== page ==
“Is there no hope, doctor?” Fifteen-year old Philip Anson’s question was spoken in a brave, if not hopeless, tone. He and the doctor stood by his dying mother’s bedside.
The key to this book lies in the doctor’s answer—never stop trusting God. Philip doubts that there is any hope, however, even with God. His point-of-view is only strengthened when he is left a penniless orphan on the dark streets of nineteenth century London.
Like the storm clouds that scuttled over the city, the boy’s outlook becomes increasingly darkened until at last he decides life is no longer worth living. But, like all children, there is a destiny for Philip Anson; a purpose God designed before he was even born. With a dramatic act of heaven, the youth is snatched from the very precipice of pre-mature death. A diamond-filled meteor crashes into the tiny courtyard behind his slum lodgings. Recognizing the heavenly intervention, he is a changed person who lives the rest of his life as a godly, thankful man.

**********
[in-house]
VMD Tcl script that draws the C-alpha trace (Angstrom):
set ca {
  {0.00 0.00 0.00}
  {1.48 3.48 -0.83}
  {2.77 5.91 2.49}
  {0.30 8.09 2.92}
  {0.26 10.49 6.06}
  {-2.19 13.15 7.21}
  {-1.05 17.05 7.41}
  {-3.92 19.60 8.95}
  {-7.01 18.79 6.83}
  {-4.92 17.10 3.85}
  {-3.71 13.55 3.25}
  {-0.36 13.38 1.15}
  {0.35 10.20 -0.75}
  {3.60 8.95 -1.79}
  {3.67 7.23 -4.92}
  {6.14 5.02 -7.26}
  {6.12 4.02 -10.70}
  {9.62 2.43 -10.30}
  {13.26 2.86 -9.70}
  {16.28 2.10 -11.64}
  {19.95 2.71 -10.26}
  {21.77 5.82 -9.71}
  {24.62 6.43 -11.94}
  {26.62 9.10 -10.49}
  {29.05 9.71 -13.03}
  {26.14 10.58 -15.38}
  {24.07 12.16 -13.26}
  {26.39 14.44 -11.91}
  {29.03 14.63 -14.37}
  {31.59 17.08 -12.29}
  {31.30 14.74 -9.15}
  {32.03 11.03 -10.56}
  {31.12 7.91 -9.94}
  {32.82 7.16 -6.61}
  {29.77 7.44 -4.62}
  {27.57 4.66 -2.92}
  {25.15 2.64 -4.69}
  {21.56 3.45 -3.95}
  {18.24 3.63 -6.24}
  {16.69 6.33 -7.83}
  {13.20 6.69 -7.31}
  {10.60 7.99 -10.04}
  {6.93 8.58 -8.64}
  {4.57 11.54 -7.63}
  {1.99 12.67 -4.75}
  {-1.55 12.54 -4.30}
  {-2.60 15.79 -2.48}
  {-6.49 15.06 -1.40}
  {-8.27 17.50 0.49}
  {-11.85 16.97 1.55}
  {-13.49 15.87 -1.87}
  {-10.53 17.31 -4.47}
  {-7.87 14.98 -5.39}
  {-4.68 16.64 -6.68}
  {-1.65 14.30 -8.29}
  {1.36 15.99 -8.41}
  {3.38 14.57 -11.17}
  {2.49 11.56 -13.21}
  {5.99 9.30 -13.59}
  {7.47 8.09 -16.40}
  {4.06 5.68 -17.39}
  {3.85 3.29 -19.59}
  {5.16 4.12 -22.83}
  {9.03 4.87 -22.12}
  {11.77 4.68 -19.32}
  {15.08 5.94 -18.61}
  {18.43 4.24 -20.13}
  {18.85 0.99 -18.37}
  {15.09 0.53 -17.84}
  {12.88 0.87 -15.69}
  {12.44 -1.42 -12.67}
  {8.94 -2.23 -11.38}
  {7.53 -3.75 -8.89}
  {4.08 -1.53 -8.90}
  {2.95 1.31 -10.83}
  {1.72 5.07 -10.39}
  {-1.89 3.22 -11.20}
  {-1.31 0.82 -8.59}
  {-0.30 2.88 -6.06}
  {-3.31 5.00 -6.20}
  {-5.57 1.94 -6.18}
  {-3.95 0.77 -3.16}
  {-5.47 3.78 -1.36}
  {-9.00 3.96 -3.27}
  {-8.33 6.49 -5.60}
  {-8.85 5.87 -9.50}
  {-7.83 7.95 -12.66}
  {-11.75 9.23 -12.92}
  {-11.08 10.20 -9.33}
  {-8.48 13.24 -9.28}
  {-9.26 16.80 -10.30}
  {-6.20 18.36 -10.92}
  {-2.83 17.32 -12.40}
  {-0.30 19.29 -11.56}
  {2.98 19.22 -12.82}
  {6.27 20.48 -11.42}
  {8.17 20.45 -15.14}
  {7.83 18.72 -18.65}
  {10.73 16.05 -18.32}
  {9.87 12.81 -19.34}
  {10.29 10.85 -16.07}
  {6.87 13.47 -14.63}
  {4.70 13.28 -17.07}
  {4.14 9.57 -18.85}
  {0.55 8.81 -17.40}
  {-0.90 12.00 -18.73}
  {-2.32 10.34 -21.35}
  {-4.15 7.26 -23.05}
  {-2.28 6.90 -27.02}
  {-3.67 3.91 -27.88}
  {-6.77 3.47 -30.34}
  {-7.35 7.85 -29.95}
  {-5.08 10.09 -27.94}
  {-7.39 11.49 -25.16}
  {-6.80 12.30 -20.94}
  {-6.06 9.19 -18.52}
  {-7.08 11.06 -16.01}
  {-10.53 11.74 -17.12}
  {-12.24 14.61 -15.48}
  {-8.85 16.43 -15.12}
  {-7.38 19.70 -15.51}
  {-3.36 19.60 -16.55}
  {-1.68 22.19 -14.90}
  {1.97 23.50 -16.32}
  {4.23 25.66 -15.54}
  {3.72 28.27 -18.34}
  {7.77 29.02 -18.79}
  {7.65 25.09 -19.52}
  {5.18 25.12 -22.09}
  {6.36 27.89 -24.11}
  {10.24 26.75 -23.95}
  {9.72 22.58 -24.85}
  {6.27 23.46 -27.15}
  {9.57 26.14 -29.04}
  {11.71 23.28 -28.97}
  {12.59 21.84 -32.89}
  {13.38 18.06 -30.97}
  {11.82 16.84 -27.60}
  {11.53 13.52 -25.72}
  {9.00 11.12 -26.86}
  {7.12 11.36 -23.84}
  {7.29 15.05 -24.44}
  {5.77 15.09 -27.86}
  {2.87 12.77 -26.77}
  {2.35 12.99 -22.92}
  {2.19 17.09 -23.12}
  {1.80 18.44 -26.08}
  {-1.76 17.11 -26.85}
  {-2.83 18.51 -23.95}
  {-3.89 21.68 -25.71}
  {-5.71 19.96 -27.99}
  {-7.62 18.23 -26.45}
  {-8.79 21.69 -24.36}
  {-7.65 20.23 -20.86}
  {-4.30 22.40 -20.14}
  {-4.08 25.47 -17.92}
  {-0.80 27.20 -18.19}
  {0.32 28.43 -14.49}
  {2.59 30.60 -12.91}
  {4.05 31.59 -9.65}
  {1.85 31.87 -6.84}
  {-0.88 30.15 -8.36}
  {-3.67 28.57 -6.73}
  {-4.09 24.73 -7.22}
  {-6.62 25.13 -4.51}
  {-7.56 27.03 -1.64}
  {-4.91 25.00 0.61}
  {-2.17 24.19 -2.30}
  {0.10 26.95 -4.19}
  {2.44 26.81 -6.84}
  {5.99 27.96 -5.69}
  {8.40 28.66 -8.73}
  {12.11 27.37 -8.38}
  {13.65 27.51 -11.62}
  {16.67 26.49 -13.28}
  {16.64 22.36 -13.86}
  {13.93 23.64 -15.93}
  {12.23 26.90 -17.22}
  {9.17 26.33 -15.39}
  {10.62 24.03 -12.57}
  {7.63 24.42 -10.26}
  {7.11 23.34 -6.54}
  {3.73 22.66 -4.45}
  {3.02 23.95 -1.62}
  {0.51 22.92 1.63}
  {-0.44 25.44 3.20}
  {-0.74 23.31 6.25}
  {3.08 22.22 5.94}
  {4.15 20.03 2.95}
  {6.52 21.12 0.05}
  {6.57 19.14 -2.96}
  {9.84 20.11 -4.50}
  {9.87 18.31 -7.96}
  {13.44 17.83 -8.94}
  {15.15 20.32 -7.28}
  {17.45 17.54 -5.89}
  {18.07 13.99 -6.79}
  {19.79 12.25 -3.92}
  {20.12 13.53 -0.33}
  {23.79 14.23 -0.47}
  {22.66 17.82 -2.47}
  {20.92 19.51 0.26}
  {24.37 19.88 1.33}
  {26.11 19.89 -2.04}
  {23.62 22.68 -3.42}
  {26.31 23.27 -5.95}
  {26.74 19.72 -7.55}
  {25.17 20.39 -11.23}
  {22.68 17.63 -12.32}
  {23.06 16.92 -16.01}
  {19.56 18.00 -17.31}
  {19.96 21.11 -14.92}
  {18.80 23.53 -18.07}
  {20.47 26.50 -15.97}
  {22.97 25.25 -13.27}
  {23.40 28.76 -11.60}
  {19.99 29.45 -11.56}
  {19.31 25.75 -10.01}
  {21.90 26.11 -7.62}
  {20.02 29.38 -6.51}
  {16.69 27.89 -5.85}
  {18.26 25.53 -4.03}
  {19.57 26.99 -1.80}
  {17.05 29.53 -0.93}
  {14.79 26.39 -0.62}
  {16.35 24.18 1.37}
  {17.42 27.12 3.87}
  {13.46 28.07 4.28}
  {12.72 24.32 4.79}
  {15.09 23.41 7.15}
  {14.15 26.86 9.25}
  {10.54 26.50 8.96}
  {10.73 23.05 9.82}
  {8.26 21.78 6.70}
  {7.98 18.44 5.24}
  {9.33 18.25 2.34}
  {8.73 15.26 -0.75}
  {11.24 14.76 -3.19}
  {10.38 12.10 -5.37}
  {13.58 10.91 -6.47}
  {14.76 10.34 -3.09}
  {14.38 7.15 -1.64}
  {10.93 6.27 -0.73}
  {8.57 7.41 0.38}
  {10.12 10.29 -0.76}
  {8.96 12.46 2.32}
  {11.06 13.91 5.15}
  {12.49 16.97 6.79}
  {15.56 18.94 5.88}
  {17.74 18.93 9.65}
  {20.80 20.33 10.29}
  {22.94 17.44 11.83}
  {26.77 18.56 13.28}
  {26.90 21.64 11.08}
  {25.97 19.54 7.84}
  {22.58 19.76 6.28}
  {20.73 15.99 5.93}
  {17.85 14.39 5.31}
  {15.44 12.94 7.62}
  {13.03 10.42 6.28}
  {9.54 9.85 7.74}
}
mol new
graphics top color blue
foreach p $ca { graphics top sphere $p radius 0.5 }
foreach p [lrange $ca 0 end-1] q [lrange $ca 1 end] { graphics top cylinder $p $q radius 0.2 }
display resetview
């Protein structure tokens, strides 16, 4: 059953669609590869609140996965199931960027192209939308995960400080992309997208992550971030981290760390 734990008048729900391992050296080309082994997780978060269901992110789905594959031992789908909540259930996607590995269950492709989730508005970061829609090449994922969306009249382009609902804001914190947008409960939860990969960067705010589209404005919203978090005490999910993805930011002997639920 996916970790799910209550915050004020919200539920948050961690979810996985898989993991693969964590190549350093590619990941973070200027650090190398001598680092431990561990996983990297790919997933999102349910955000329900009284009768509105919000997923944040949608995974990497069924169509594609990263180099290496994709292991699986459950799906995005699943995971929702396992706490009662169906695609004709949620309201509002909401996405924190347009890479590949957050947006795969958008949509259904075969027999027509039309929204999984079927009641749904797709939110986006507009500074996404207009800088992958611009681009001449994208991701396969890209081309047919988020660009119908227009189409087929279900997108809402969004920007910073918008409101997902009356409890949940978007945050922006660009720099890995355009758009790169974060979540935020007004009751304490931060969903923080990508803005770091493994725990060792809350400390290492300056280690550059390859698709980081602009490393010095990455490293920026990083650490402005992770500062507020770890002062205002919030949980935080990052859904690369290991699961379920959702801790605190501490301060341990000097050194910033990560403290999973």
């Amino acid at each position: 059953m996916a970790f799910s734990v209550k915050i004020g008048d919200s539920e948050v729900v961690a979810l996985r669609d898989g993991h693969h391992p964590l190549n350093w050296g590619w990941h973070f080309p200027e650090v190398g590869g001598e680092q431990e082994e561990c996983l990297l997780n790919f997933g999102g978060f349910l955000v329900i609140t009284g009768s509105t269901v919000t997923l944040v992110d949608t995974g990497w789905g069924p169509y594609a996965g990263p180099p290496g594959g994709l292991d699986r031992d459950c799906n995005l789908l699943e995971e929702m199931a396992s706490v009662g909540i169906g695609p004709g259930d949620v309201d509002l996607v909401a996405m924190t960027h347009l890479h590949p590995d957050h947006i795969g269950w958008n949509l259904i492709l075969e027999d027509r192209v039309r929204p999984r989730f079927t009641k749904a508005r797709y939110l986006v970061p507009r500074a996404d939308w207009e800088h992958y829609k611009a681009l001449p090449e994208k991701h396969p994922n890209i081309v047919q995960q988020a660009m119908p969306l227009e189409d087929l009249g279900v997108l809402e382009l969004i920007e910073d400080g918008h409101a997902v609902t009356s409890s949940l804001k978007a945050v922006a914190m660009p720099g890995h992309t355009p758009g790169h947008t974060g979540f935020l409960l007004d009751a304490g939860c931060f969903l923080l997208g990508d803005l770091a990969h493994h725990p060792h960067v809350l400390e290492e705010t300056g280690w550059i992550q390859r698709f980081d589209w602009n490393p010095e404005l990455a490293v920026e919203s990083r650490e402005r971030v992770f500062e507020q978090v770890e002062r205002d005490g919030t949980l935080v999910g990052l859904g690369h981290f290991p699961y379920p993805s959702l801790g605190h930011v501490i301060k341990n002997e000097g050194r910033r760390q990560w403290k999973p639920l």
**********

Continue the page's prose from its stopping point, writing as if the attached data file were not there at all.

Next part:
But his rise from pauper to prince is a long and often hard one that is both thrilling and extremely interesting. Our whole family enjoyed listening to the exploits of the fifteen-year old hero and his amazing journey. Though a certain amount of suspended disbelief is needed for this novel, it is saved from utter fantasy by the overt spirituality the author skillfully weaved into the story. He achieved an almost “boys’ Elsie Dinsmore” feel by letting the actions do the preaching.
Due to the time-period (the book was published in 1904) there are some disappointing Jewish slurs, but nothing violent or otherwise extreme. Drinking and smoking are also mentioned but generally in a negative light (remember that Elsie Dinsmore correlation). Probably the most disturbing aspect of the book is the violence in the latter half. The now grown Philip is literally beaten to a near death, stripped and thrown into the sea. (Though even here God’s blessing can be inferred as he is miraculously saved by some fishermen.) In a beautiful twist, both of the criminals are forgiven by Philip and aided by him in starting new lives.
Ultimately, the message introduced at the beginning of the story rings true—hope is not dead. It never can be dead in the life of those who trust God to guide and care for them.